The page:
Chapter 11. “The Black Phantom”

Page 208

James Lovelock, who thinks we’re heading for climate Armageddon, has even suggested, ‘There is one way we could save ourselves and that is through the massive burial of charcoal.’

Gaia Vince, “One Last Chance to Save Mankind: Interview with James Lovelock,” New Scientist, 23 Jan. 2009.

Page 209

‘The biosphere pumps out 550 gigatonnes of carbon yearly; we put in only 30 gigatonnes,’ says Lovelock.


Nearly sixty per cent of a plant’s mass is carbon taken from the atmosphere.

“Soil Carbon Sequestration Fundamentals,” Ohio State University fact sheet, n.d.

‘Wood gas’ sounds like something out of a Tolkien novel but it has a long history as an energy source. Vehicles powered by it were common during World War II when fossil fuels were rationed. Volkswagen and Mercedes had production models.

Kris De Decker, “Wood Gas Vehicles: Firewood in the Fuel Tank,” Low-tech Magazine, 18 Jan.2010.

Page 210

…‘enough to halt the increase and actually decrease the level of atmospheric carbon by 0.7 gigatons a year,’ he writes.

J. Amonette, J. Lehmann and S. Joseph, “Terrestrial Carbon Sequestration with Biochar: A Preliminary Assessment of Its Global Potential,” presented at American Geophysical Union, Fall 2007.

James Lovelock says this approach could ‘start shifting really hefty quantities of carbon out of the system and pull the CO2 down quite fast.’

Gaia Vince, “One Last Chance to Save Mankind: Interview with James Lovelock,” New Scientist, 23 Jan. 2009.

Page 211

Aquaflow has manufactured synthetic components of aircraft fuel, for instance

“Aquaflow Wild Algae Converted to Key Jet Fuel Component—World-first Breakthrough,” Aquaflow press release, 4 Dec. 2009.

…the company announces a partnership with the United States Gas Technology Institute to ‘demonstrate the conversion of algae biomass directly to gasoline and diesel fuel.’

“Aquaflow Secures Role in Second U.S. Department of Energy-funded Algal Project,” Aquaflow press release, 10 March 2010.

Page 213

‘Years later I was thinking about a way of turning carbon into charcoal,’ he told The Times. ‘So we came up with Carbonscape.’

Bill Dunn, “The New Victorians, The Sunday Times, 5 Dec. 2009

But they were careful to point out that ‘variability is high and it is not yet clear under what soil and climatic conditions and plant species high or low yields can be expected.’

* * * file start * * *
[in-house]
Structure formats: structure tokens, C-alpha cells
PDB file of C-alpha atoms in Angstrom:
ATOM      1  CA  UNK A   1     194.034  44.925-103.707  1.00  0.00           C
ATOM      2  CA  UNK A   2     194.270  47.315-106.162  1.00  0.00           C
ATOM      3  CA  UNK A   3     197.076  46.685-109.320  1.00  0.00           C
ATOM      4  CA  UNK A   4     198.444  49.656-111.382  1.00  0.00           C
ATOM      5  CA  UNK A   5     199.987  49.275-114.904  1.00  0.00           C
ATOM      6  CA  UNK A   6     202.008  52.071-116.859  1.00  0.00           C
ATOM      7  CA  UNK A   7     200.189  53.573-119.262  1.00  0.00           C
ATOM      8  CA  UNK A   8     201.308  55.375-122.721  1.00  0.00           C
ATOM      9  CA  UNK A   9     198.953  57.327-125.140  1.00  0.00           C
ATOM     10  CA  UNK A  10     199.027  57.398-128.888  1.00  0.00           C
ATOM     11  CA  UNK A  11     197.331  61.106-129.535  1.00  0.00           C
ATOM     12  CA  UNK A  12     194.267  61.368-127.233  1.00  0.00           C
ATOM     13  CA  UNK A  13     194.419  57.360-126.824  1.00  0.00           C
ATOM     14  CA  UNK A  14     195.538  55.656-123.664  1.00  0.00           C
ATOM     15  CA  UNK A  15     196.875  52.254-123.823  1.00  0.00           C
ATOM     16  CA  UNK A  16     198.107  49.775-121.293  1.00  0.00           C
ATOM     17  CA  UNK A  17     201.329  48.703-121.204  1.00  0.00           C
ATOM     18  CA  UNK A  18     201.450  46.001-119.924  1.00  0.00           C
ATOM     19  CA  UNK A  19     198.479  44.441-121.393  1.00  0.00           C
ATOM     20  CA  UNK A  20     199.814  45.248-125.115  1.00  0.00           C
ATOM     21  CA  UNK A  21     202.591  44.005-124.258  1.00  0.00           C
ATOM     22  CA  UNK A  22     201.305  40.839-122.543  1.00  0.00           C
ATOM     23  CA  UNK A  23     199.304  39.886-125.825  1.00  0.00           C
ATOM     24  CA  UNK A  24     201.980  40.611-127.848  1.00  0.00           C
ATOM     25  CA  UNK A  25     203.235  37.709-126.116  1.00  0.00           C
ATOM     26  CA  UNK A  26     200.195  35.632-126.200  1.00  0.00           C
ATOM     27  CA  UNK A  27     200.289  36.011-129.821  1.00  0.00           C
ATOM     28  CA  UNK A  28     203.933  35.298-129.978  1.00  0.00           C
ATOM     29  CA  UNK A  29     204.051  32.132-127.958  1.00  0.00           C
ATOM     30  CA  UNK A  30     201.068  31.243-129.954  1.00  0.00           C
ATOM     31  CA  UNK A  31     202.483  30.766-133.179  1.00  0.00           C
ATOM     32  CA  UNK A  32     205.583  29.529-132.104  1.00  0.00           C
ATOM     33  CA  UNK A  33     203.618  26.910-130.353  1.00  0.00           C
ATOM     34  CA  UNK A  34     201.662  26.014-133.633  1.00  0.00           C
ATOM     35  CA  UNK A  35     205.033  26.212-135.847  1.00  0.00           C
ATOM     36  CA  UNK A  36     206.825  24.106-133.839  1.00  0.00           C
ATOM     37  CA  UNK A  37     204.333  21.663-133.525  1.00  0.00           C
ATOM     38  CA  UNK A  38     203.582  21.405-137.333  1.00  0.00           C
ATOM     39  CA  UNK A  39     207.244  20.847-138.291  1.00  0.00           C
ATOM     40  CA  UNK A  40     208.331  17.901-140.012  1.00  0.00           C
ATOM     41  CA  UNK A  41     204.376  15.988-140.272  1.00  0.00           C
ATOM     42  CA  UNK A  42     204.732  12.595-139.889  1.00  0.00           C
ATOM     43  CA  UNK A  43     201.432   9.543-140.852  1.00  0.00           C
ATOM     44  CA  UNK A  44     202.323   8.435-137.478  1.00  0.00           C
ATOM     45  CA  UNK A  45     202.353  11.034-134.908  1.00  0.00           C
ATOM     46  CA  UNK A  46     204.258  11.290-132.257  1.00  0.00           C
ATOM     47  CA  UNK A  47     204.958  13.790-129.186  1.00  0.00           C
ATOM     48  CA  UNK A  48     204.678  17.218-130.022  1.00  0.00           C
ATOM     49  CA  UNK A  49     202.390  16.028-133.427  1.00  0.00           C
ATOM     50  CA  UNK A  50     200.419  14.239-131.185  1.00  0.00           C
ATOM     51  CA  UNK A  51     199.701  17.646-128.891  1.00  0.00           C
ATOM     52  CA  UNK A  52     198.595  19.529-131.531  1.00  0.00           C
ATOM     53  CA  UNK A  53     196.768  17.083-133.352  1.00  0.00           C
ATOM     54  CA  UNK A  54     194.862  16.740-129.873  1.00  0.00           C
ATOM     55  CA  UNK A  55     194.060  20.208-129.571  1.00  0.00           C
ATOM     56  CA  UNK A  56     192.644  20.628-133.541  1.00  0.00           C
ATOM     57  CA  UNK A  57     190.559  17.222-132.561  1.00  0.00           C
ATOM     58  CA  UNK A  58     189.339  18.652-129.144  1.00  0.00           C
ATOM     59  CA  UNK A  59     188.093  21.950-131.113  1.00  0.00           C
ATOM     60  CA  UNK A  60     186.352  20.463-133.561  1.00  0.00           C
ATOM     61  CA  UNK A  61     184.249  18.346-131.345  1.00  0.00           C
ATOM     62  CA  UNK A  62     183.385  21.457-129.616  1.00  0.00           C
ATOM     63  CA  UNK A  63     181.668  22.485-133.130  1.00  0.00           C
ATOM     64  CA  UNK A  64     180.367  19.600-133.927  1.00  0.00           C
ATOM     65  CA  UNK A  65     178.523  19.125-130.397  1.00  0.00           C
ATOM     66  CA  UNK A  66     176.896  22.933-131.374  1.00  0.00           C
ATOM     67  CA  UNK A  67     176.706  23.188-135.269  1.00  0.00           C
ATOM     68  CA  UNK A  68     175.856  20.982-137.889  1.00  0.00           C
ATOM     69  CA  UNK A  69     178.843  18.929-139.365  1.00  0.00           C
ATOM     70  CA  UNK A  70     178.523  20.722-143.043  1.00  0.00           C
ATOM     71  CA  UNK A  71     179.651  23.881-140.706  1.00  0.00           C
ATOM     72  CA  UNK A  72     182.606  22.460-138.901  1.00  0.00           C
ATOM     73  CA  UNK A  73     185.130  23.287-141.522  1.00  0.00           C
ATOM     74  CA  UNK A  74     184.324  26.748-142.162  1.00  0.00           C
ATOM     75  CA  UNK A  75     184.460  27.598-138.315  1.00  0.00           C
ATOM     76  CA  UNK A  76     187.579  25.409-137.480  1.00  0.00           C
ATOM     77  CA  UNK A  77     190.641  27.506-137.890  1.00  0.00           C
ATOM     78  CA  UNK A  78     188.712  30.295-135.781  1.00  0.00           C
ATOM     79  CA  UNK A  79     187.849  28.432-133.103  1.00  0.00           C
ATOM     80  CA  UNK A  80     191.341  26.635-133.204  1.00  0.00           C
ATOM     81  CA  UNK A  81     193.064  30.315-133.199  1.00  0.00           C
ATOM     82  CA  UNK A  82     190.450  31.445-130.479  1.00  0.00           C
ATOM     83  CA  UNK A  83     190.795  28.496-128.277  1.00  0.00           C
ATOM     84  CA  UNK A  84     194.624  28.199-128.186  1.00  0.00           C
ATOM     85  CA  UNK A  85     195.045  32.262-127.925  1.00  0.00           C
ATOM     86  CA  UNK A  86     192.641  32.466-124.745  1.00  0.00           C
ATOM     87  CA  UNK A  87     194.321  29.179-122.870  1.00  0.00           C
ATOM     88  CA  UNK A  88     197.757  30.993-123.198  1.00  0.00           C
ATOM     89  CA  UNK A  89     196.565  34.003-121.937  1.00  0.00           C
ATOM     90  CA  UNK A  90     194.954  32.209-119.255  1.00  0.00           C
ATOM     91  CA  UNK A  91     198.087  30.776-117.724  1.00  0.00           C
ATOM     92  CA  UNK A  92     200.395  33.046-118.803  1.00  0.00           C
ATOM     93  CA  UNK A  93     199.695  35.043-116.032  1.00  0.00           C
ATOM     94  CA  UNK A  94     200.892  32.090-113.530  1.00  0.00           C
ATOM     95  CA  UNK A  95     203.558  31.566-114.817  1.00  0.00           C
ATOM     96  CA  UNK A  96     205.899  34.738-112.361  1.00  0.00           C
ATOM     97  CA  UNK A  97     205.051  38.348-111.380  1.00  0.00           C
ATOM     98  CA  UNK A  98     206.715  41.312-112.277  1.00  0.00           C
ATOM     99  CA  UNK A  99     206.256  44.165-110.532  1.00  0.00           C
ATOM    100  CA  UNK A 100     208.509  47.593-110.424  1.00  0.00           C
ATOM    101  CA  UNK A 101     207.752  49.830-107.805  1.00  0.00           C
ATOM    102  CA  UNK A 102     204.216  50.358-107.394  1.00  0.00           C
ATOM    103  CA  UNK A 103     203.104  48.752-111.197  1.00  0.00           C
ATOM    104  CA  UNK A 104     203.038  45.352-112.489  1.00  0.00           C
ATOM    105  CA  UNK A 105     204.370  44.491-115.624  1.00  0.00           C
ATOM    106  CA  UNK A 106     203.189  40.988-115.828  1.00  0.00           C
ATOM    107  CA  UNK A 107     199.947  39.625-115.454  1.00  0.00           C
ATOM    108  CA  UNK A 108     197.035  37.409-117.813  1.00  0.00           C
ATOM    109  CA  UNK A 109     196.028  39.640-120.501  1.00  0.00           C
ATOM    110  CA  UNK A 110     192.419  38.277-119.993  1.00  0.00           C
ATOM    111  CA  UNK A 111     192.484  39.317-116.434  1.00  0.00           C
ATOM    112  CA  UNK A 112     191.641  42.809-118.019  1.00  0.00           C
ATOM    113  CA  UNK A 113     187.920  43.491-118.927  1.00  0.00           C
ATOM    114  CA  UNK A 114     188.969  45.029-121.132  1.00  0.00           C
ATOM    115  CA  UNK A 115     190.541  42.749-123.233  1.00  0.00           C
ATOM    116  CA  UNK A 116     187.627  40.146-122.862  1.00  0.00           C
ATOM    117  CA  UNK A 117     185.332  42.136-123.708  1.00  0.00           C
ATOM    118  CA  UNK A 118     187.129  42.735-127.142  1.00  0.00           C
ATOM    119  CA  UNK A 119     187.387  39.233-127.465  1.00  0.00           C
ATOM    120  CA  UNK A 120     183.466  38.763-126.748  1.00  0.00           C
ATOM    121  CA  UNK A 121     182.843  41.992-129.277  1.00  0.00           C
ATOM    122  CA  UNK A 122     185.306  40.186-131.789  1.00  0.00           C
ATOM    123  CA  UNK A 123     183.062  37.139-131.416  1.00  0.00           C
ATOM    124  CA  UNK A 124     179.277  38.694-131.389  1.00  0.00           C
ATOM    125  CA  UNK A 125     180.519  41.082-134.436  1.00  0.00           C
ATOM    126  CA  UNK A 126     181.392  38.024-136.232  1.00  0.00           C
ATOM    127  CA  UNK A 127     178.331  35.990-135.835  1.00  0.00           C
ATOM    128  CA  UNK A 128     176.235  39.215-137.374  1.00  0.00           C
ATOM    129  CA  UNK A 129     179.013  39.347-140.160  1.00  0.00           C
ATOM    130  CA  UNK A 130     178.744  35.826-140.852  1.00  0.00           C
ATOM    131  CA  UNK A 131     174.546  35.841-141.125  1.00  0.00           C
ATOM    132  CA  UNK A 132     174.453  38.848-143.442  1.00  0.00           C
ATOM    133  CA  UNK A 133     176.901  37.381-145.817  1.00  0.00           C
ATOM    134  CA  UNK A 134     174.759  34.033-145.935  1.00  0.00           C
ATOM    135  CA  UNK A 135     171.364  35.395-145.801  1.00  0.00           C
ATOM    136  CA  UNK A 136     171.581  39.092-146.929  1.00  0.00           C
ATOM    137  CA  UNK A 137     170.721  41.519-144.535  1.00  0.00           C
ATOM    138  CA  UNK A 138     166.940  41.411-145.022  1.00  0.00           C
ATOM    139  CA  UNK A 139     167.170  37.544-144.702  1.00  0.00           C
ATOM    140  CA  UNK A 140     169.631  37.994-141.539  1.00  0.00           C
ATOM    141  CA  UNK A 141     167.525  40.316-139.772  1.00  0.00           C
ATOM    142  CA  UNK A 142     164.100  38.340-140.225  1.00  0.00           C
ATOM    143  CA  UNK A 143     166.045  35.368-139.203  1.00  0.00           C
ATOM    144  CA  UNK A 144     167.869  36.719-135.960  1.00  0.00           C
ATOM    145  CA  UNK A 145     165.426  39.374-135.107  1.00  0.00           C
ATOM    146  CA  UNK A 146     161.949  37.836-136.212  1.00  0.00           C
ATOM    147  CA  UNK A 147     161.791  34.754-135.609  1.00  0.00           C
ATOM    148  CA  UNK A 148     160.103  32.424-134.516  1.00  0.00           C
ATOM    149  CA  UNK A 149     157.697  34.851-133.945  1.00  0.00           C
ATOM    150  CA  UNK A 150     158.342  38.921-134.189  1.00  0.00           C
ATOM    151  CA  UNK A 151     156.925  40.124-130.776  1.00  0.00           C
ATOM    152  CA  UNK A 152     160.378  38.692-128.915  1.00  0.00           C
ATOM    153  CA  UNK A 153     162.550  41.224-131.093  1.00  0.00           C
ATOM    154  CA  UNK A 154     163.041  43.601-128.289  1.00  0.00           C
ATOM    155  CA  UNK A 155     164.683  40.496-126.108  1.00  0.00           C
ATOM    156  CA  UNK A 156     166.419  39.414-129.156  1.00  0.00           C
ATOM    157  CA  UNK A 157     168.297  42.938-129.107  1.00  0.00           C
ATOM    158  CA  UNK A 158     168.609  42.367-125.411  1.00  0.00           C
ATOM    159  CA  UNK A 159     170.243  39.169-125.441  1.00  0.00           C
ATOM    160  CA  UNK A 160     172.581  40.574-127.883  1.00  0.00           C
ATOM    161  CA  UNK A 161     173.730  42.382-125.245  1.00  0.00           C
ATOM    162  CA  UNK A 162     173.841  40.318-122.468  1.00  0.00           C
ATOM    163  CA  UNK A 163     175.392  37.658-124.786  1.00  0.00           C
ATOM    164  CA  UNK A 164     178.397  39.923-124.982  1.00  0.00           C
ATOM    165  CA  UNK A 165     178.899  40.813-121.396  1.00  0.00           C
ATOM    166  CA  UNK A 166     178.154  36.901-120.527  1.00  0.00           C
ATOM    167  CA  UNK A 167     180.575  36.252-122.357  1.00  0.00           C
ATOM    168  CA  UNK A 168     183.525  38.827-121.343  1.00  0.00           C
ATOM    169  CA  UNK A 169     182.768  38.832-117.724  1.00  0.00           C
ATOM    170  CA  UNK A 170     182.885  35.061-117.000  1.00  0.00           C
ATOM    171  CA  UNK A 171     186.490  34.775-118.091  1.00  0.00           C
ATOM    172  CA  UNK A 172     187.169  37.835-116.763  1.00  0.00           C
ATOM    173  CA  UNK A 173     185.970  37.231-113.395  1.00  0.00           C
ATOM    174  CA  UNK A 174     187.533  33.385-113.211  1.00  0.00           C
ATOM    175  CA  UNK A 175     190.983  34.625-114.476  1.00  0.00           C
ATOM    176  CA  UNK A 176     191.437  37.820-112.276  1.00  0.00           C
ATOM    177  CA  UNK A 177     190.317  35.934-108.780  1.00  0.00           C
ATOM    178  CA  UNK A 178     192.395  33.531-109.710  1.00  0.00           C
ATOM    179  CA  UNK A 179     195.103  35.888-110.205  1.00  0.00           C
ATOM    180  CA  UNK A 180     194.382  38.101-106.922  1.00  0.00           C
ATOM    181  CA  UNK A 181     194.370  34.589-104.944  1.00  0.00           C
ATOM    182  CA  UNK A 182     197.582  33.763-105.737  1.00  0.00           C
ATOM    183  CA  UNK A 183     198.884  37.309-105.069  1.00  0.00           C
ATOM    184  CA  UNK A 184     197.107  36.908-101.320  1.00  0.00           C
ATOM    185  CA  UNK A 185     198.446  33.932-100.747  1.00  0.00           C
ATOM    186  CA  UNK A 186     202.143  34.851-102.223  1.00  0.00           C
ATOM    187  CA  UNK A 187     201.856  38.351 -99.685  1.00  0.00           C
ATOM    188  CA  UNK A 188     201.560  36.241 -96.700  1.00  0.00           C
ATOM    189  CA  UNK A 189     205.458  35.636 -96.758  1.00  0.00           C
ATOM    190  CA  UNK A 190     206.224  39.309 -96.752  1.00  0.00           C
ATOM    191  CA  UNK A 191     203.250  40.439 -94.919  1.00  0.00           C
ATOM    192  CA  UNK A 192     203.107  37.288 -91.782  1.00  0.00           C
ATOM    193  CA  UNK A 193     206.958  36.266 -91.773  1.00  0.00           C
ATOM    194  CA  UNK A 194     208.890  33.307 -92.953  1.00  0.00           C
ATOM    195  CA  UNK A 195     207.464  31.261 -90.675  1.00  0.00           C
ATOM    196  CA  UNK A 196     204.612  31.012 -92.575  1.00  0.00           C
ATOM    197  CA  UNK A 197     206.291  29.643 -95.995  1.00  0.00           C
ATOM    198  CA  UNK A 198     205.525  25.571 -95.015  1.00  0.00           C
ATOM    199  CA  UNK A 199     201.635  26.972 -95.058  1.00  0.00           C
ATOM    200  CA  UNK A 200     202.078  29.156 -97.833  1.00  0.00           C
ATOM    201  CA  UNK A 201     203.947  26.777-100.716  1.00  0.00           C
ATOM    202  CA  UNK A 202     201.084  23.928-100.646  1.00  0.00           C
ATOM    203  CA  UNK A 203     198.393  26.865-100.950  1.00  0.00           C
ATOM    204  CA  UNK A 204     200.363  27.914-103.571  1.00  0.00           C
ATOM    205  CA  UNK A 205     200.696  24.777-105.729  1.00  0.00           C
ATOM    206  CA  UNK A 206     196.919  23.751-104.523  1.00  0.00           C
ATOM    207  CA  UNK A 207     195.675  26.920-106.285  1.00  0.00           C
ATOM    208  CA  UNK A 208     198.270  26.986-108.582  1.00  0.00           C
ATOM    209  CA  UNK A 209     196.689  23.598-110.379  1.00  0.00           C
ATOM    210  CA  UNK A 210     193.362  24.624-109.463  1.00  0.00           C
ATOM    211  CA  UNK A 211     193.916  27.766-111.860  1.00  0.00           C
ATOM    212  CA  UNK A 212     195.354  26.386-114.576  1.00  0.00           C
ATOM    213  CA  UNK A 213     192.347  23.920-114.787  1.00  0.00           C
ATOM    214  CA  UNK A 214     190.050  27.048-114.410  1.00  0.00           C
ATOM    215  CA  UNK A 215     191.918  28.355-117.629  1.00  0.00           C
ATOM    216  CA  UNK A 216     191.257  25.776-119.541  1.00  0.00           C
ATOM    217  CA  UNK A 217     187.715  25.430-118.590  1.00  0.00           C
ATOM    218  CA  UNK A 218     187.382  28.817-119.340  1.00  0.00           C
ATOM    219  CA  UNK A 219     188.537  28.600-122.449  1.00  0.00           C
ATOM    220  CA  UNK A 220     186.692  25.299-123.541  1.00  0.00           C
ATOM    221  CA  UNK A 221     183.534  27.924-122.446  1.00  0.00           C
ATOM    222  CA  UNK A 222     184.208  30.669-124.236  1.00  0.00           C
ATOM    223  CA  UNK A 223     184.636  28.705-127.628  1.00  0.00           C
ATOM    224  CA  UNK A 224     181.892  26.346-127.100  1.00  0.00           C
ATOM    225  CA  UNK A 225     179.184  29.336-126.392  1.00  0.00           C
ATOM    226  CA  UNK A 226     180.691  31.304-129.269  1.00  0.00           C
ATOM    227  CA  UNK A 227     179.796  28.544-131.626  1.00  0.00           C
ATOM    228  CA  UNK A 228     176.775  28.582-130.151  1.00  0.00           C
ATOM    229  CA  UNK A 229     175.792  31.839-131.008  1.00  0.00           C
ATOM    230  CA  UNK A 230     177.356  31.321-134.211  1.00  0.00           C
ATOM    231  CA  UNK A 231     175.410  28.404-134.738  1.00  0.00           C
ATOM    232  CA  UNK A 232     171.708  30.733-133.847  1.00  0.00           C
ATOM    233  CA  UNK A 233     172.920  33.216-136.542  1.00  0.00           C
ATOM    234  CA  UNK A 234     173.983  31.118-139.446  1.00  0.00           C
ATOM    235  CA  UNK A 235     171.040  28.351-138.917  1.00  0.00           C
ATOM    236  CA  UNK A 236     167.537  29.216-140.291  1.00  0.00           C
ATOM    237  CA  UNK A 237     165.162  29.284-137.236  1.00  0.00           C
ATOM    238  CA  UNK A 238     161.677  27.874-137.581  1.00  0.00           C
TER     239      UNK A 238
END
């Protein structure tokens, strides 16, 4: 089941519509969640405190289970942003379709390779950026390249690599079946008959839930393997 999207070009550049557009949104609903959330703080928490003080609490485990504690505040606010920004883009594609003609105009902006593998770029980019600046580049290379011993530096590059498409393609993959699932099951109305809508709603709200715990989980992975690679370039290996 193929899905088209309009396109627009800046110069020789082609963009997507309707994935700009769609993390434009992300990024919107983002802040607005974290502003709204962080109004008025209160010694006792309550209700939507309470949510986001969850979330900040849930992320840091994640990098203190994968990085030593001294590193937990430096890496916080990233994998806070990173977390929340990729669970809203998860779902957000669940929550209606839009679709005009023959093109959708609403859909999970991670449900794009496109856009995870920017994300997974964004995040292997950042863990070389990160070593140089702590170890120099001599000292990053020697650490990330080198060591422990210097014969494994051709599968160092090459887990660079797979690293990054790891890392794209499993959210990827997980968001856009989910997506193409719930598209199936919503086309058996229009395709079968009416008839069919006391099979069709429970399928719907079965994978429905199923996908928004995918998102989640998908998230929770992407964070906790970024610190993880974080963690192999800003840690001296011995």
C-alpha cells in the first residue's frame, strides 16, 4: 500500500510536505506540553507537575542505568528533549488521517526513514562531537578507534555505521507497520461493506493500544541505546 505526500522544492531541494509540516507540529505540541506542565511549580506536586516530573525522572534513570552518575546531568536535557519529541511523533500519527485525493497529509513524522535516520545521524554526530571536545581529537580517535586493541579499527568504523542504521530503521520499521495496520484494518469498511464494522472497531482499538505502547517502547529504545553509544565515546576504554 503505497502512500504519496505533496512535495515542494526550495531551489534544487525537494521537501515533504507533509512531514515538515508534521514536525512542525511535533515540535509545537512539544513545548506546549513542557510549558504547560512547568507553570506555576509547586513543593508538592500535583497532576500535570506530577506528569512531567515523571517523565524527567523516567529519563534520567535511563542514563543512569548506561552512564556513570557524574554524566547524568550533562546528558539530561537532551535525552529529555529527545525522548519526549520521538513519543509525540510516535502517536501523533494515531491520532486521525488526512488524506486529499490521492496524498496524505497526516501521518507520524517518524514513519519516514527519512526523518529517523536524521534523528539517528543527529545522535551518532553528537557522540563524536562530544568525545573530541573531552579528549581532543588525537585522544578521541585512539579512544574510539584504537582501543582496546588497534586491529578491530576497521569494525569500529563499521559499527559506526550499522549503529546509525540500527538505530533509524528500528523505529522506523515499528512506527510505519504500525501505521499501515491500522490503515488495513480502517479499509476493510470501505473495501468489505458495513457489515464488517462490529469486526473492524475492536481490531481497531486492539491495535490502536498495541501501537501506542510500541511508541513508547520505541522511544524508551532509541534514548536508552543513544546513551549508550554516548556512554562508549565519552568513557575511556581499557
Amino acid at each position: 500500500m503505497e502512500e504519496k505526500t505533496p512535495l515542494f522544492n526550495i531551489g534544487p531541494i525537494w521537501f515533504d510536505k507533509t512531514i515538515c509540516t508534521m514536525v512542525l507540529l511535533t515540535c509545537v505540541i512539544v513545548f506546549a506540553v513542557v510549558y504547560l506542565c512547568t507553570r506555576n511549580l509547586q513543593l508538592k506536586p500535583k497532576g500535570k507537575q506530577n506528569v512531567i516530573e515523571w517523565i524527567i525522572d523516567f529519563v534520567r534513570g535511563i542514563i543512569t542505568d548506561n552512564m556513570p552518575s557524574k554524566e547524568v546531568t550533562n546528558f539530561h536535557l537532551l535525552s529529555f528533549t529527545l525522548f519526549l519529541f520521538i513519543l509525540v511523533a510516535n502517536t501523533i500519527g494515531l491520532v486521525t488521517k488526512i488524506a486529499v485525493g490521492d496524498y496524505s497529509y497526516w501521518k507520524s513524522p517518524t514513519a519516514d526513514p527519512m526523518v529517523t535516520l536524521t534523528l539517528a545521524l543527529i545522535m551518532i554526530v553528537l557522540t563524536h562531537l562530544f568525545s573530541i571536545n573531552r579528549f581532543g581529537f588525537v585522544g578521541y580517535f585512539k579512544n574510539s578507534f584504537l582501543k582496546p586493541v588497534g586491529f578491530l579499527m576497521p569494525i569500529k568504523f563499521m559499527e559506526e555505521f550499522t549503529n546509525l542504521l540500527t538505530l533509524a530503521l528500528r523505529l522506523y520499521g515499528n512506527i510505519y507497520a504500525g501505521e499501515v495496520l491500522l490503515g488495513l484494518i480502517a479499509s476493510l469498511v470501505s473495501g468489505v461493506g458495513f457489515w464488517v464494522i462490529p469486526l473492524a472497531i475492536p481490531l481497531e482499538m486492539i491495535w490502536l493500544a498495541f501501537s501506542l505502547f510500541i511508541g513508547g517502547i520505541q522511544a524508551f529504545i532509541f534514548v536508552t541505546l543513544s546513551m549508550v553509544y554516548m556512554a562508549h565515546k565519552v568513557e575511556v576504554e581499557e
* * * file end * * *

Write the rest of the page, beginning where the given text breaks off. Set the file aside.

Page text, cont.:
Paul Blackwell, Glen Riethmuller and Mike Collins, Biochar for Environmental Management: Science and Technology(London: Earthscan Publications, 2009), “Ch. 12: Biochar Application to Soil.”

A study by Imperial College London found that using soil charcoal improved UK barley yields substantially but only when large amounts of artificial fertiliser were also applied. For soils without added fertiliser, increasing the amount of charcoal slightly reduced the crop yield.

A. Gathorne-Hardy, J. Knight and J. Woods, “Biochar as a Soil Amendment Positively Interacts with Nitrogen Fertiliser to Improve Barley Yields in the UK,” IOP Conference Series: Earth and Environmental Science 6, Session 37, 2009.

The general idea is that it is more effective at retaining nutrients in the soil (and keeping them available to plants) than other organic matter.

“Biochar Soil Management: Basic Concepts,” Cornell University, Department of Crop and Soil Sciences website:

Page 215

In a largely out-of-character rant in the Guardian newspaper in 2009, the environmentalist George Monbiot characterised the idea as ‘woodchips with everything’ and said it amounted to turning the planet’s surface into charcoal. ‘[The] proposal boils down to this: we must destroy the biosphere in order to save it,’ he wrote.

George Monbiot, “Woodchips with Everything,” Guardian, 24 March 2009.

Page 216

Rachel Smolker, a biologist and anti-biochar activist gathered signatures from nearly a hundred and fifty concerned organizations to protest against the adoption of what she called a ‘charred earth policy.’ ‘It would require huge areas of land to be turned into plantations,’ warned Smolker.

Kurt Kleiner, “The Bright Prospect of Biochar,” Nature Reports: Climate Change, 21 May 2009.

You can even buy ‘flatulence filtering underwear’ that passes your farts through an activated carbon filter to neutralise the whiff. Yes. Really.

“Shreddies Flatulence Filtering Underwear,” Shreddies website.

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